Obviously I have exceeded my "cleaning quota." There is a reflective layer of dust on many furniture pieces, an occasional crunch underfoot and the glass of my sliding patio door has a diffusing film that would flatter an aging movie star. I don't know when this happened; I used to love clean. Oh, I think I still do, but I don't love to do clean. Yes, that's the problem.
A few years ago I moved to smaller living quarters and there was no longer a place for everything--some items had to share the same space. That was the beginning of living with the things I love without as much space to love them in. It is a greener way to live--I did not need three bathrooms, a family room and a living room but it is a challenge to live greener, leaner and cleaner.
Before the move I donated, tossed and gave away with wild abandon. The adult children took ownership of their baby books, photo albums and other childhood memorabilia. The new owner inherited potted plants, patio furniture and gardening tools. I really delved into streamlining my life. So what really matters when it comes right down to parting with what was once important?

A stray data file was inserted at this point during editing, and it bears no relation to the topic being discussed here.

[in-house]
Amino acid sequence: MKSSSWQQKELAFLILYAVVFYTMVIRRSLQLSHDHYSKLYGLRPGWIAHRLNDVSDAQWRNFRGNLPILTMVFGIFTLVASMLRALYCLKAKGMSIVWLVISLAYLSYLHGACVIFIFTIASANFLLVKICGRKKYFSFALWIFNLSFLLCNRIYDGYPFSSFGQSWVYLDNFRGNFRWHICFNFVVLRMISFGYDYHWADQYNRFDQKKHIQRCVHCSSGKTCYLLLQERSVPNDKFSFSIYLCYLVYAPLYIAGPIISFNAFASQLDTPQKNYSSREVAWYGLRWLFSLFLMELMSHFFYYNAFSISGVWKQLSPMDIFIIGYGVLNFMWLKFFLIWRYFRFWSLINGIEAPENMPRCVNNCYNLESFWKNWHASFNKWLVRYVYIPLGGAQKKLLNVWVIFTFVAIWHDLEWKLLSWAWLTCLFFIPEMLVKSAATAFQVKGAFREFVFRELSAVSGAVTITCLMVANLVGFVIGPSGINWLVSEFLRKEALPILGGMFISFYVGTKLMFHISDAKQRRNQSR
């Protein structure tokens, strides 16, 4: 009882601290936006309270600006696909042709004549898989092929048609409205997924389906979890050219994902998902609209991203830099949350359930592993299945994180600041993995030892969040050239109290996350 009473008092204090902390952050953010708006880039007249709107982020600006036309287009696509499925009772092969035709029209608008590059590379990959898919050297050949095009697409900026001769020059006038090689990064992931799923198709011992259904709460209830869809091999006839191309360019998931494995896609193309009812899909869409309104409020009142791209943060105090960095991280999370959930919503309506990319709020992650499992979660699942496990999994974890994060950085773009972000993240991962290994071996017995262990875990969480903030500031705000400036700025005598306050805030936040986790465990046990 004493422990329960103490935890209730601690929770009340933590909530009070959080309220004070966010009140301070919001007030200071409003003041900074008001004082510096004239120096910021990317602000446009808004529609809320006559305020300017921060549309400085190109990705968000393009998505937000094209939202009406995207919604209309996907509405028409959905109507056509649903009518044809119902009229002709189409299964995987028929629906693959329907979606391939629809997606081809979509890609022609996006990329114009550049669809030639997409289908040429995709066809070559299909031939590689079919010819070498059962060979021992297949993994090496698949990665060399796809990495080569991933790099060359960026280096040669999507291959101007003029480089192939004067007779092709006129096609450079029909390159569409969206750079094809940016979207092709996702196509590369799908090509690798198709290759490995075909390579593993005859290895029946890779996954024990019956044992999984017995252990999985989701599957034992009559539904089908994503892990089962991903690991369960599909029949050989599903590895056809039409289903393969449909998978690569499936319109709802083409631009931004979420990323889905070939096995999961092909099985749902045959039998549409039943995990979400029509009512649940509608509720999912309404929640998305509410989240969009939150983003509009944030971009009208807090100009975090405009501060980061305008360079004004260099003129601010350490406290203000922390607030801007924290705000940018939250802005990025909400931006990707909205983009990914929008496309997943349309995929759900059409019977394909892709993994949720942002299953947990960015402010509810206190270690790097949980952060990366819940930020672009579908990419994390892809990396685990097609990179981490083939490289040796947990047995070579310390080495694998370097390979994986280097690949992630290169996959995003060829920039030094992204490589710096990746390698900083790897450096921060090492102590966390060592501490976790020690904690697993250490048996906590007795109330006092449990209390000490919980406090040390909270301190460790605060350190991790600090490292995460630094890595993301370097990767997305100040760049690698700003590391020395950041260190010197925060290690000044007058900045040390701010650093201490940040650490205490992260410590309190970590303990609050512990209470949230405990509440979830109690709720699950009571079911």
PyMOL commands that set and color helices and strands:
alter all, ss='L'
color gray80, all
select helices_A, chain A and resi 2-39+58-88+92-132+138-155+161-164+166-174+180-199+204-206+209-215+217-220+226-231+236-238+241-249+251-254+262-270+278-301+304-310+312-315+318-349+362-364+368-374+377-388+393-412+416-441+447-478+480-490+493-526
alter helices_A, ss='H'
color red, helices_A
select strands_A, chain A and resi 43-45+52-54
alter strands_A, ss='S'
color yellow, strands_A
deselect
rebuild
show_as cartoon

Not much. How enlightening and freeing is that? I first discovered this years ago while in the midst of divorce. My freshly separated ex decided to video the house while I was away for the weekend. He counted the wine glasses and antique dishes and videoed the book collection, the artwork etc. He wanted to make sure he received his half. It was a behavior that highlighted how little most of the items and years spent meant to me. There are few things that must move from one phase of life to another. Like a snake's skin when it is no longer a good fit, it's best to shed it and move on.
On this Thanksgiving Day I'm home with the flu, but I'm thankful for the opportunity to have learned what matters most as we move along our life's path. The children are grown and the childhood pets have passed on. There are ample photos that froze a moment in time, but the true gift is memories and treasured friends and family to share them with. It's not about the stuff, it is about the love and caring for others.
The cleaning? Not so much.